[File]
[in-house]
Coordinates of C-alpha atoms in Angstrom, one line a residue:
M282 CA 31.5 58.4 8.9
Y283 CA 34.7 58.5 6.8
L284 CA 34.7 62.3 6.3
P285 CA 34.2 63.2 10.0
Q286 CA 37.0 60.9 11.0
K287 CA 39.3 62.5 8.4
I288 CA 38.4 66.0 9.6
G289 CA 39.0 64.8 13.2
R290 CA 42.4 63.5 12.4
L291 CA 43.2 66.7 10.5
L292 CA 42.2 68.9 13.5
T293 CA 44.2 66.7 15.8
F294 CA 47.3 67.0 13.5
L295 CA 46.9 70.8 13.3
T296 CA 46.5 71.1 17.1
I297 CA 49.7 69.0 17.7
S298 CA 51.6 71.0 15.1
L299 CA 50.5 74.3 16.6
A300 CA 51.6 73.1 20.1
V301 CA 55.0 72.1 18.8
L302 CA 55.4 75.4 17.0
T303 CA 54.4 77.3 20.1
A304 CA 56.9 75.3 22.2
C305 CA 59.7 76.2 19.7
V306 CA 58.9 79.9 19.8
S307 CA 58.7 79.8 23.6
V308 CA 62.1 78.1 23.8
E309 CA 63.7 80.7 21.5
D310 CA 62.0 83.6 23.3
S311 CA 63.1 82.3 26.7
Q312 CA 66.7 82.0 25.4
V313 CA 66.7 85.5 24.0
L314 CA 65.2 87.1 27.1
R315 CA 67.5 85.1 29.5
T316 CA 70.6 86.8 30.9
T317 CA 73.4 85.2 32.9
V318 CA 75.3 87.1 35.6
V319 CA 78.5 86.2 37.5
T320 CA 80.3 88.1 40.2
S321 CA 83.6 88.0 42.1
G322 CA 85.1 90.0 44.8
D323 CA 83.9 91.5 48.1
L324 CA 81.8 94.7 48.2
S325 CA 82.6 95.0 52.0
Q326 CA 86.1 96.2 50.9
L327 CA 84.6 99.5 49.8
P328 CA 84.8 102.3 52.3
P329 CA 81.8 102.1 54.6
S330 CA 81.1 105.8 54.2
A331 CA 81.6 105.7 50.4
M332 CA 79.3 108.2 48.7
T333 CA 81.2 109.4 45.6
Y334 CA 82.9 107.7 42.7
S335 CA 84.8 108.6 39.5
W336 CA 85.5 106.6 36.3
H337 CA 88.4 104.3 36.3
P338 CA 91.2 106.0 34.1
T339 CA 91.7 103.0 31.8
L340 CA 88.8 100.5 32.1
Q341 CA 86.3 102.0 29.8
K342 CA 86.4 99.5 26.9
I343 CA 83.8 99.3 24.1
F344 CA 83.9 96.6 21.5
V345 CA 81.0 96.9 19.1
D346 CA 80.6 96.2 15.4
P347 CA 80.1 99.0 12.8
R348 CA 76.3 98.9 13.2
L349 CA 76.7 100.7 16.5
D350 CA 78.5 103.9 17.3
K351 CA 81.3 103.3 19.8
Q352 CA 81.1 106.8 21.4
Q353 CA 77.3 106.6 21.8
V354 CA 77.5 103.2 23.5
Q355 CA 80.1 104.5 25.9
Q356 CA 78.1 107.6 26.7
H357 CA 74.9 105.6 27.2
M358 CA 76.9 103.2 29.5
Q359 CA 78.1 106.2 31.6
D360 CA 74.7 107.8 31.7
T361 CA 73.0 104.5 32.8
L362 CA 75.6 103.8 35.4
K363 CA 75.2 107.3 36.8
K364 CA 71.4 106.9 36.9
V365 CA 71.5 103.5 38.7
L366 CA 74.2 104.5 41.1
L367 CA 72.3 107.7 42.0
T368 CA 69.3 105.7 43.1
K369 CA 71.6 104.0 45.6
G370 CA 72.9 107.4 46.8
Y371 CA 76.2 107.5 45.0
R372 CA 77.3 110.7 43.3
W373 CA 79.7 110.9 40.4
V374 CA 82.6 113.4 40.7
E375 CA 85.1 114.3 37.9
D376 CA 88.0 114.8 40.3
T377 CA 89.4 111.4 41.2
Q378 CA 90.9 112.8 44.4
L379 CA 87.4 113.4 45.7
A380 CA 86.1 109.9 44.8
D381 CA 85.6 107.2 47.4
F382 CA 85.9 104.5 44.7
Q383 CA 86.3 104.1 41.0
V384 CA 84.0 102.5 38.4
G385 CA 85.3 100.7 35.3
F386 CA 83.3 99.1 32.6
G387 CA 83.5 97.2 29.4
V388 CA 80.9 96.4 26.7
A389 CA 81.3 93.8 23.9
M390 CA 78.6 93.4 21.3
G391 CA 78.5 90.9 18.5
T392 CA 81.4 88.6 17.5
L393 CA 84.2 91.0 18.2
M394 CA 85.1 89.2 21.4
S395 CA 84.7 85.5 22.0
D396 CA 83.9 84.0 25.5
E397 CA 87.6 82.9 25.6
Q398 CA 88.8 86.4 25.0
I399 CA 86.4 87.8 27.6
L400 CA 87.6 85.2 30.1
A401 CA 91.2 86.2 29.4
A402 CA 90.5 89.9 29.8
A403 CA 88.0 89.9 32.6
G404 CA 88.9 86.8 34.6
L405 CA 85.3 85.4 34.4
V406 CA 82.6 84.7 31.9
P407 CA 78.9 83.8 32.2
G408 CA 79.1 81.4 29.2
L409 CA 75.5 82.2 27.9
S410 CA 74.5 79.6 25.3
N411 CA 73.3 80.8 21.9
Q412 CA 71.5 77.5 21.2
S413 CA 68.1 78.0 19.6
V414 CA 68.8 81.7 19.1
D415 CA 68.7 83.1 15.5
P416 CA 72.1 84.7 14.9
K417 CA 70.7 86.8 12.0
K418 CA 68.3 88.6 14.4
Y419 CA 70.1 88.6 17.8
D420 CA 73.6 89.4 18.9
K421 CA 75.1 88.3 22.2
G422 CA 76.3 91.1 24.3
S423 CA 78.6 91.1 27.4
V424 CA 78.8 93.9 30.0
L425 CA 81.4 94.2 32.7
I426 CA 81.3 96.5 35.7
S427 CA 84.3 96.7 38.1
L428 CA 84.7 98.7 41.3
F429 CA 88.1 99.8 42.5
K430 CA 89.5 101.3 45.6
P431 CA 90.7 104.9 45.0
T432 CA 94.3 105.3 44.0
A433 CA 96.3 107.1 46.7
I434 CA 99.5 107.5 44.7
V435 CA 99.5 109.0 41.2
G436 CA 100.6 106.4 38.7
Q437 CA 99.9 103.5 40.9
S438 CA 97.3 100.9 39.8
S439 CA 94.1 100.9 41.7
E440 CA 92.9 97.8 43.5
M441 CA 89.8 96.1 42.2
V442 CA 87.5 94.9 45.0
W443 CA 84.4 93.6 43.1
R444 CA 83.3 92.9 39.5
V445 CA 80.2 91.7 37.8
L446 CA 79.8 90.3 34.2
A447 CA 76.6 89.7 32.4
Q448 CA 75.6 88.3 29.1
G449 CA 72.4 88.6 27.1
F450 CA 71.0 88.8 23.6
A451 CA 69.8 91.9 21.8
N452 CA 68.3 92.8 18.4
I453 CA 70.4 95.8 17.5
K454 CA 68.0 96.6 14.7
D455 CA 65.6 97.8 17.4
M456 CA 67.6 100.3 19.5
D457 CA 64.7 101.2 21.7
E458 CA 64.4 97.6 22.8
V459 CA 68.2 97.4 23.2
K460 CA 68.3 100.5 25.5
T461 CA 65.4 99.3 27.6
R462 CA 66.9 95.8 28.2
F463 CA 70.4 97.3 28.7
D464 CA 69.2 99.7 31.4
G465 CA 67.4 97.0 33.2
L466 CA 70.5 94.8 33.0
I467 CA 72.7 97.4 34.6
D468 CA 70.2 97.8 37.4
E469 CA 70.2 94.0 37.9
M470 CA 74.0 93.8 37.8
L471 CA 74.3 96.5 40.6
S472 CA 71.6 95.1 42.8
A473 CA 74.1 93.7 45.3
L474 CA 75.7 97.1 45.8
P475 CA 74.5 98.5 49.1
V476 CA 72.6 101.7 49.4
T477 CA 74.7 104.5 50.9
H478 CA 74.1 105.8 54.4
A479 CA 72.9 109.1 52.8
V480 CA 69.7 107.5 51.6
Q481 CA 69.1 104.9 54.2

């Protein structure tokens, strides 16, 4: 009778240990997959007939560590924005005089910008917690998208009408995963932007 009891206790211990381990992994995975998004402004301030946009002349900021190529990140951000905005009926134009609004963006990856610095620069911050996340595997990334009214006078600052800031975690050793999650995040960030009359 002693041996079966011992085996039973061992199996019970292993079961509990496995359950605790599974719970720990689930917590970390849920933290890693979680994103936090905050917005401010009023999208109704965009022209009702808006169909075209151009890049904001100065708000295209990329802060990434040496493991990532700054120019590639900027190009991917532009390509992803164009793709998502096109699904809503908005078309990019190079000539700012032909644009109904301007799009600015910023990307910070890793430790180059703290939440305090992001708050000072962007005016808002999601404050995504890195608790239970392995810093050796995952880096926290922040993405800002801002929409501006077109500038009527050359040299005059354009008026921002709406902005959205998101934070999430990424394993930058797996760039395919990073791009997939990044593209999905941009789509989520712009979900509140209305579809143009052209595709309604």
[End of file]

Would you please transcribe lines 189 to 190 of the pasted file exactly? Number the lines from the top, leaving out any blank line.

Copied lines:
D468 CA 70.2 97.8 37.4
E469 CA 70.2 94.0 37.9